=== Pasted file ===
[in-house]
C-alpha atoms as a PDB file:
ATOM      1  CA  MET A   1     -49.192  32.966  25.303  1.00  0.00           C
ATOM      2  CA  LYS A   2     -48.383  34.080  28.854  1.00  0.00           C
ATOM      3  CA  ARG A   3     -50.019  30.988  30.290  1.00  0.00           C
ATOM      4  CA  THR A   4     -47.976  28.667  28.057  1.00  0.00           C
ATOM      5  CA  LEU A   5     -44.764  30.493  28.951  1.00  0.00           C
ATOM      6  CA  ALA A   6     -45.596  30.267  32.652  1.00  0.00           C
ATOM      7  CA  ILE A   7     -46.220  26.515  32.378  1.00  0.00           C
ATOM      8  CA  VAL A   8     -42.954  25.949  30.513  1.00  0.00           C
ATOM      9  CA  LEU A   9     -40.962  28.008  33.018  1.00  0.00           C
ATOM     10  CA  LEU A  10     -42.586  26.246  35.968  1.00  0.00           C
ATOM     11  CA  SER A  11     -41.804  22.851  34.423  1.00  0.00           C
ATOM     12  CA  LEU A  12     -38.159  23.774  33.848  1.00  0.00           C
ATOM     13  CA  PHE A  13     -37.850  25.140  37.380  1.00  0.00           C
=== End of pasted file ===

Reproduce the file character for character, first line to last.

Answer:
[in-house]
C-alpha atoms as a PDB file:
ATOM      1  CA  MET A   1     -49.192  32.966  25.303  1.00  0.00           C
ATOM      2  CA  LYS A   2     -48.383  34.080  28.854  1.00  0.00           C
ATOM      3  CA  ARG A   3     -50.019  30.988  30.290  1.00  0.00           C
ATOM      4  CA  THR A   4     -47.976  28.667  28.057  1.00  0.00           C
ATOM      5  CA  LEU A   5     -44.764  30.493  28.951  1.00  0.00           C
ATOM      6  CA  ALA A   6     -45.596  30.267  32.652  1.00  0.00           C
ATOM      7  CA  ILE A   7     -46.220  26.515  32.378  1.00  0.00           C
ATOM      8  CA  VAL A   8     -42.954  25.949  30.513  1.00  0.00           C
ATOM      9  CA  LEU A   9     -40.962  28.008  33.018  1.00  0.00           C
ATOM     10  CA  LEU A  10     -42.586  26.246  35.968  1.00  0.00           C
ATOM     11  CA  SER A  11     -41.804  22.851  34.423  1.00  0.00           C
ATOM     12  CA  LEU A  12     -38.159  23.774  33.848  1.00  0.00           C
ATOM     13  CA  PHE A  13     -37.850  25.140  37.380  1.00  0.00           C